The best way to describe the re-use of collateral is to visualise it in chains (Singh and Aitken 2010). Dealer banks source collateral from parties that require funding (such as hedge funds), or from agents that want to enhance return by ‘renting out’ assets as collateral (insurers, pension funds, and sovereign wealth funds acting through custodians). Then, collateral is pledged to other parties to obtain funding or support other contracts. This starts a system of repeated re-use of collateral where a single unit can support multiple transactions (Figure 2).

Figure 2. An example of repeated use of collateral in a dynamic chain

Note: The over-the-counter (OTC) positions are in parentheses since they are off-balance-sheet items. UST = US Treasury bond; GS = Goldman Sachs; CS = Credit Suisse.

While facilitating the effective use of scarce collateral, collateral chains are associated with systemic risks and other distortions. Dealer banks are exposed to significant liquidity and credit risks (Duffie 2010), creating financial stability risks. Being systemically important financial institutions, they also benefit from cheap funding, which implicitly subsidises shadow banking. Additional implicit subsidies are obtained through the qualified financial contract status for derivatives and ‘repos’ that prioritises them in bankruptcy at expense of other creditors (Perotti 2010). A distinct part of the collateral intermediation process, the tri-party ‘repo’ market presents its own, and very significant set of systemic risks (Tarullo 2012).

The overall view

Shadow banking is a complex ecosystem. It combines multiple nonbank agents, is linked to traditional banks, and extensively uses the services of dealer banks. It is useful to visualise the shadow banking system, as in the Figure 3.

Figure 3. Financial intermediation through the shadow banking system

Notes: ABS = asset-backed securities; ABCP = asset-backed commercial paper; SPV = special-purpose vehicle. Full-size image available here.

Policy recommendations

The analysis of demand factors and regulatory weaknesses driving shadow banking helps clarify policy recommendations. Some parts of the shadow banking system are fragile and can pose systemic risks, yet commonly lack appropriate regulation. The most pressing concerns here are addressing risks in dealer banks, money market funds, and the tri-party ‘repo’ market; these are the focus of the recent Financial Stability Board proposals (FSB, 2012). Spillovers from the shadow to the traditional banking, and the possibility of banks using shadow banking for regulatory arbitrage also have to be addressed.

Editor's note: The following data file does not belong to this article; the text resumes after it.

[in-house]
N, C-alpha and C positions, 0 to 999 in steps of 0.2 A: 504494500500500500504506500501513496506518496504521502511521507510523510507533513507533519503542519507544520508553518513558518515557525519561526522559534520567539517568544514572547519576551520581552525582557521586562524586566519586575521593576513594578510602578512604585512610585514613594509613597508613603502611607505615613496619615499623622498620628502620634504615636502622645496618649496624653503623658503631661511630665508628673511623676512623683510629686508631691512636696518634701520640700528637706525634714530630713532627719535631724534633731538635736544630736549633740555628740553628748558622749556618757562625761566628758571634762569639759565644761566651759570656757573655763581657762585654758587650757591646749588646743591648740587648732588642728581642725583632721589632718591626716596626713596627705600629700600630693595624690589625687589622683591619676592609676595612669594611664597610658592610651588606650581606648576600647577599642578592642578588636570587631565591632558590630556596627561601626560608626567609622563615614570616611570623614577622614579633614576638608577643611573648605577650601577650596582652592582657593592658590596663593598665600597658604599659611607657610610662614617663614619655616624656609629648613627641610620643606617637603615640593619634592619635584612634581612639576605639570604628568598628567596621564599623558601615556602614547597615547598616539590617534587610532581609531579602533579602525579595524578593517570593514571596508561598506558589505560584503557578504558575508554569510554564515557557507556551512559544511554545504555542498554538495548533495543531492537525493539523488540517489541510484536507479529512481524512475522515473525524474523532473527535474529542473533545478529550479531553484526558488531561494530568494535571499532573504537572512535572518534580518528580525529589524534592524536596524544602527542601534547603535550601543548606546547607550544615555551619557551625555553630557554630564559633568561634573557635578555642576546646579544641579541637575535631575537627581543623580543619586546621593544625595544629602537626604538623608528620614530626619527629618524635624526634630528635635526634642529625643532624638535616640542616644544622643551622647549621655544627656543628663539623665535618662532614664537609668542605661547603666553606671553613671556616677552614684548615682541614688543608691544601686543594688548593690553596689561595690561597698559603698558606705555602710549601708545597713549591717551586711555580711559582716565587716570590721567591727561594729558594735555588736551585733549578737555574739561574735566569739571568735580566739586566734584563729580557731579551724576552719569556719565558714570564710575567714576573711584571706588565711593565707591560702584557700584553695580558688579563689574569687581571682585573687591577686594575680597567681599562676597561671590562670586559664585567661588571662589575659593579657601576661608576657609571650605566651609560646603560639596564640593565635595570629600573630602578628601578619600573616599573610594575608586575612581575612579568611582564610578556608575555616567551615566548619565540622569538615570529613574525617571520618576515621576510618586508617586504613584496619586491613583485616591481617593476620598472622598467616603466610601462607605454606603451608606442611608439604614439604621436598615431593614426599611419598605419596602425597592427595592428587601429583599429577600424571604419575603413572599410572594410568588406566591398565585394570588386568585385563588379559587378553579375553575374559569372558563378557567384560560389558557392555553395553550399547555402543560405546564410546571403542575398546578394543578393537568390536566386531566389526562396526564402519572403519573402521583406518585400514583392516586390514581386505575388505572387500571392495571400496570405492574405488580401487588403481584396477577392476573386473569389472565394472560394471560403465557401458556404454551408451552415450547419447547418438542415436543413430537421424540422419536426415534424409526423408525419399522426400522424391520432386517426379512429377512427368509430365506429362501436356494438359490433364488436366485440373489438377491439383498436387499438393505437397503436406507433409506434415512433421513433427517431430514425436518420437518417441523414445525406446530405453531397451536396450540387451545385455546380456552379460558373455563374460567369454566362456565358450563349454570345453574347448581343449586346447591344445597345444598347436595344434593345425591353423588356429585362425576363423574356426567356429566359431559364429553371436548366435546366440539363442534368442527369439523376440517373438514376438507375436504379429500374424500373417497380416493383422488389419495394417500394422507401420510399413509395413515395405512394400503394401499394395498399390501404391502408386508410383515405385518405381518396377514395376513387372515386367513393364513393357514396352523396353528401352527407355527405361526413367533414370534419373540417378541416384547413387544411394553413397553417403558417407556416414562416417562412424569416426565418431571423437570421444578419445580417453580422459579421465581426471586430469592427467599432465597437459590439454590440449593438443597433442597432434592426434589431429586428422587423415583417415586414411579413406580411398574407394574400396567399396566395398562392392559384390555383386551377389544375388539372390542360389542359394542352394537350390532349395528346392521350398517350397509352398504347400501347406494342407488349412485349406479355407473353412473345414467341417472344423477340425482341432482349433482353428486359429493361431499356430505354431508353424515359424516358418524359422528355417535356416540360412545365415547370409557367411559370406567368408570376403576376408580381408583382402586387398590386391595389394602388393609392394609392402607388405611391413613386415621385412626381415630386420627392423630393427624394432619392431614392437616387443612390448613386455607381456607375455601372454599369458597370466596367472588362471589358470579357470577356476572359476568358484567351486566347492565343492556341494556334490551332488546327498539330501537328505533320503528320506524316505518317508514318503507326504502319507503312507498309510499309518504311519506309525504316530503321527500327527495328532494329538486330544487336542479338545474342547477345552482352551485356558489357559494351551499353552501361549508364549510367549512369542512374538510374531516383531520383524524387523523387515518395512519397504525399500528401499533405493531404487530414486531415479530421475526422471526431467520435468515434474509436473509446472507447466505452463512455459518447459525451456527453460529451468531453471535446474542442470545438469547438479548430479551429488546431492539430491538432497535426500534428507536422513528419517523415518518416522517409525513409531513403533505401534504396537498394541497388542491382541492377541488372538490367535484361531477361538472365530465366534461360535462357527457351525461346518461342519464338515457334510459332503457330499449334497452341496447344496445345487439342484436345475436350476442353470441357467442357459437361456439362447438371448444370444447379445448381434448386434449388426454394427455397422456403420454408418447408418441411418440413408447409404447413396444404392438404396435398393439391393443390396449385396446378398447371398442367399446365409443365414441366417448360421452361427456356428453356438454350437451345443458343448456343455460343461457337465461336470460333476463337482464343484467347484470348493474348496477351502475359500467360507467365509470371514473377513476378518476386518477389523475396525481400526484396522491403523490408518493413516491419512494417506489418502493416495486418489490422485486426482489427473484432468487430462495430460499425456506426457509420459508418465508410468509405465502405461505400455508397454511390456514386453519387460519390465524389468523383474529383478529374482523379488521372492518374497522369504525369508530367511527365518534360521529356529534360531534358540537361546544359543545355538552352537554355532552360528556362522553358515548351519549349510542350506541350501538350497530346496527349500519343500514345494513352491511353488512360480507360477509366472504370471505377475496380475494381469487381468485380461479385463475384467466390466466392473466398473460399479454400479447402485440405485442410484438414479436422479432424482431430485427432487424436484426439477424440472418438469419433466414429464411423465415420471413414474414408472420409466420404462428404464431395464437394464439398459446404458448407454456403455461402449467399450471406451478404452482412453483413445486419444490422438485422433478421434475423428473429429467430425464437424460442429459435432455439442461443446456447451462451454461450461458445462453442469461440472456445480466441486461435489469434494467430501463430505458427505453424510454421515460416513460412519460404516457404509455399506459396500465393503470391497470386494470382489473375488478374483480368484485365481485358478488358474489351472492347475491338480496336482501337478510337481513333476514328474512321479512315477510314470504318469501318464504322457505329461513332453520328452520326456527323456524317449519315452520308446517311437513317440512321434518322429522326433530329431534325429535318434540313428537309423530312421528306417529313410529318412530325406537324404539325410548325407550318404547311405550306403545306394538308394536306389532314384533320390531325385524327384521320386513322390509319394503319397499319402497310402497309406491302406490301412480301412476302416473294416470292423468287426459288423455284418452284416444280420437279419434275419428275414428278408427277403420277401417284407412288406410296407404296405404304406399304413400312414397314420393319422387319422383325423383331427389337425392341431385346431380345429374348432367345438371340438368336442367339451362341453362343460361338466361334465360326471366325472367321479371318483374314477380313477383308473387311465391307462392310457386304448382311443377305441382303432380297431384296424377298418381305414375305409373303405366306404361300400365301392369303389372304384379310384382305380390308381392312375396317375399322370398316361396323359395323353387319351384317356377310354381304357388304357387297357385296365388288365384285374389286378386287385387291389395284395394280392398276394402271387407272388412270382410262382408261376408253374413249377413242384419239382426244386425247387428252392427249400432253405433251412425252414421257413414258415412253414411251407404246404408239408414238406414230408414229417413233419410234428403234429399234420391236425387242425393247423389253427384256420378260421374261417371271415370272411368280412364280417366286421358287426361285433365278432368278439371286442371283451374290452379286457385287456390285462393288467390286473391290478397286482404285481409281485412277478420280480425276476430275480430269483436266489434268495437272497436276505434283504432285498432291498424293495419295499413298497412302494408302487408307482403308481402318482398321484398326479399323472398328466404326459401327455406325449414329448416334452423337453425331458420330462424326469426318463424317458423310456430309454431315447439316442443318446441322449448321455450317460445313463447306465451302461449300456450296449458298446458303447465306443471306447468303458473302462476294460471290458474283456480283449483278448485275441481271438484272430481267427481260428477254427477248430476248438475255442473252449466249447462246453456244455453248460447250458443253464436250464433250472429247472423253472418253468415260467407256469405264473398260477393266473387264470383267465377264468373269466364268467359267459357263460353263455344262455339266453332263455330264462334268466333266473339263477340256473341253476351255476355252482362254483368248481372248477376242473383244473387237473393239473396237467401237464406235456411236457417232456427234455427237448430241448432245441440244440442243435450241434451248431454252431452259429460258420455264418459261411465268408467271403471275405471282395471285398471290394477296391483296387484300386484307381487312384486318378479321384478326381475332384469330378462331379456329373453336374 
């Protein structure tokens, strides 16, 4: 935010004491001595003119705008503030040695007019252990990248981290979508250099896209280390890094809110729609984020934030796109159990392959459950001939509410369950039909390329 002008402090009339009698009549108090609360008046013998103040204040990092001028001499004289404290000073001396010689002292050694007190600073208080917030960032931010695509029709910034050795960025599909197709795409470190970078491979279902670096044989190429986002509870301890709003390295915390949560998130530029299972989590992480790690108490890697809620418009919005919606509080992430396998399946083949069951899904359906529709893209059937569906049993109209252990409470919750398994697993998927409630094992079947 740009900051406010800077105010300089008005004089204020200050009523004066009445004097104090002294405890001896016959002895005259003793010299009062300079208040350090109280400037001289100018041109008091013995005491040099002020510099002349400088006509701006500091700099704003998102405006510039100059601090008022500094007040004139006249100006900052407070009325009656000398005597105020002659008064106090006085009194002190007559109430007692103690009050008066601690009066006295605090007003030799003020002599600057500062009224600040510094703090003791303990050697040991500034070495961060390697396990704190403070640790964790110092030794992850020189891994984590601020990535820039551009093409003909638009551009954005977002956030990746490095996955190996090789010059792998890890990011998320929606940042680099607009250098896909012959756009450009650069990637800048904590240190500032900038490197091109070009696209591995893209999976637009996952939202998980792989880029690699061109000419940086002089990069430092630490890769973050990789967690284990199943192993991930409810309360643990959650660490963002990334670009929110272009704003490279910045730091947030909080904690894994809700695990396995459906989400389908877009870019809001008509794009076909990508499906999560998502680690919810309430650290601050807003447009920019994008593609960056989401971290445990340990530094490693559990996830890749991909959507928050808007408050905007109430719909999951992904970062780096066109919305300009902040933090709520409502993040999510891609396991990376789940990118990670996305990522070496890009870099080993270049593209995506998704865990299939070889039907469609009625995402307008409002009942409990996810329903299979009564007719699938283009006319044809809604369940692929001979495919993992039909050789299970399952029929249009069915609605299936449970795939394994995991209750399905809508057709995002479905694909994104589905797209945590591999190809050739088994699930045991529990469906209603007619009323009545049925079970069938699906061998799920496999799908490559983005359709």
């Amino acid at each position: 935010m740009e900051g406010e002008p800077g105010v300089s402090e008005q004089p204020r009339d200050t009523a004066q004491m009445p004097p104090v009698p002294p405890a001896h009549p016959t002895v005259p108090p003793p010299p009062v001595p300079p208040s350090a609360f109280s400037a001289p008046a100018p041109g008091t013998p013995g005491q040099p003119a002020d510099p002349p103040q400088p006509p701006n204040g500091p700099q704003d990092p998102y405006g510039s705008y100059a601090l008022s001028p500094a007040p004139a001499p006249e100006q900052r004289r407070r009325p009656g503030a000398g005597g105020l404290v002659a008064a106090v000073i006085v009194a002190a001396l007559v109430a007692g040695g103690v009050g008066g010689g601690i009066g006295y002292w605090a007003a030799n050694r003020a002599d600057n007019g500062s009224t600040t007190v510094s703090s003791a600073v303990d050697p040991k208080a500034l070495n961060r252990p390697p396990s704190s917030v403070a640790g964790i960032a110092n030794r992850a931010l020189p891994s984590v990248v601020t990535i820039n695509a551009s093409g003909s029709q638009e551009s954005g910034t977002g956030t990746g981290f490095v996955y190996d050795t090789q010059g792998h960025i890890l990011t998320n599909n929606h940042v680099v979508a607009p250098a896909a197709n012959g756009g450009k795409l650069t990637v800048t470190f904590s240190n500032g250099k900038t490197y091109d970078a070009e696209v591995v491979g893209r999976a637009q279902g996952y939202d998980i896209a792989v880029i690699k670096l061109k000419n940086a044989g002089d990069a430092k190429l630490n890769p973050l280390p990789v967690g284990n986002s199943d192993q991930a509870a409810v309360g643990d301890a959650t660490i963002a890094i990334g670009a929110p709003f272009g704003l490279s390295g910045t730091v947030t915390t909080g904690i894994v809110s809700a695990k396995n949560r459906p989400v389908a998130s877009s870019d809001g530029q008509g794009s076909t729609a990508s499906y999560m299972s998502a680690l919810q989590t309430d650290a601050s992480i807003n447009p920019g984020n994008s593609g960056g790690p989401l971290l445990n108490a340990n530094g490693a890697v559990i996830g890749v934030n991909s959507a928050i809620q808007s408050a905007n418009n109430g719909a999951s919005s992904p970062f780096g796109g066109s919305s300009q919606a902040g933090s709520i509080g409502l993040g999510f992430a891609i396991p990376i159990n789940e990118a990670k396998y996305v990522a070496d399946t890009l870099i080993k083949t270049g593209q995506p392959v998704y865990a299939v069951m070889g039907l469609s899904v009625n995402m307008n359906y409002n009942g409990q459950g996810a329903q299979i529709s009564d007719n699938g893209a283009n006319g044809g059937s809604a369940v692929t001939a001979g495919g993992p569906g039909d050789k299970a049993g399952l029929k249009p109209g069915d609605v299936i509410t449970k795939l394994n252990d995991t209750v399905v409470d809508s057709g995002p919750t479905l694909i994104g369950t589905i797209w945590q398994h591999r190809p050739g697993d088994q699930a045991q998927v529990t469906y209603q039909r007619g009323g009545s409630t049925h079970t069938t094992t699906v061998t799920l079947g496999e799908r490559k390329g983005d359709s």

The crisis showed that demand-side pressures can lead to the creation of privately-provided safe assets, but these assets are unstable. Some proposals therefore suggest limiting the volume of shadow banking activities or integrating shadow banking in the main banking system. A more realistic proposal is to explicitly acknowledge the demand-side pressures by accommodating a shortage of safe and liquid assets with publicly guaranteed short-term debt.

It is also essential to consider broader macroeconomic issues surrounding shadow banking. Shadow banking is highly procyclical: secured lending and repos rely on mark-to-market prices and margins/‘haircuts’ that adjust over the financial cycle; securitisation produces claims that are inherently exposed to ‘tail risk’. Shadow banking is also hard to resolve in times of distress, since it encompasses many agents with complex contractual links. Shadow banking is also likely to have important interactions with monetary policy, both affecting interest rate transmission and being affected (e.g. in determining risk-taking) by prevailing interest rates. These issues raise specific sets of policies.

Addressing policy issues in shadow banking is a complex task. Research is yet to catch up. Some outstanding analytical issues include better differentiating economically-useful shadow banking activities from regulatory arbitrage. If we can better understand the economic value of useful activities, we can get cost-benefit insights for better regulation. Regardless, a policy response to address evident systemic risks is necessary and urgent. Such response, if effective, will probably make the shadow banking system smaller in size but still able to perform its useful economic functions in much safer ways.

Disclaimer: The views expressed here are those of the authors and do not necessarily represent those of the institutions with which they are affiliated.


Claessens, Stijn, Zoltan Pozsar, Lev Ratnovski, and Manmohan Singh (2012), “Shadow Banking: Economics and Policy”, IMF Staff Discussion Note, 12/12.

Duffie, Darrell (2010) “The Failure Mechanics of Dealer Banks”, Journal of Economic Perspectives, 24(1), 51–72.

FSB (2012) “Consultative Document: Strengthening Oversight and Regulation of Shadow Banking - An Integrated Overview of Policy Recommendations,” 18 November (Basel: Bank for International Settlements).

Gorton, Gary, and Andrew Metrick (2012), “Securitized Banking and the Run on Repo,” Journal of Financial Economics, 104 (3), 425-51.

Greenlaw, David, Jan Hatzius, Anil K Kashyap and Hyun Song Shin (2008), “Leveraged Losses: Lessons from the Mortgage Market Meltdown,” US Monetary Policy Forum Report, 2 February.

Perotti, Enrico (2010), “Systemic liquidity risk and bankruptcy exceptions”, VoxEU.org, 13 October.

Pozsar, Zoltan (2011), “Institutional Cash Pools and the Triffin Dilemma of the US Banking System”, IMF Working Paper, 11/190.

Singh, Manmohan, and James Aitken (2010), “The (Sizable) Role of Rehypothecation in the Shadow Banking System”, IMF Working Paper, 10/172.

Singh, Manmohan (2011), “Velocity of Pledged Collateral: Analysis and Implications”, IMF Working Paper, 11/256.

Tarullo, Daniel (2012), “Shadow Banking After the Financial Crisis”, Speech at the Federal Reserve Bank of San Francisco Conference on Challenges in Global Finance, 12 June.

1 The main dealer banks are Goldman Sachs, Morgan Stanley, JP Morgan, Bank of America-Merrill Lynch, and Citibank in the United States; and Barclays, BNP Paribas, Crédit Suisse, Deutsche Bank, HSBC, Royal Bank of Scotland, Société Générale, Nomura, and UBS. All are classified as SIFIs by the FSB.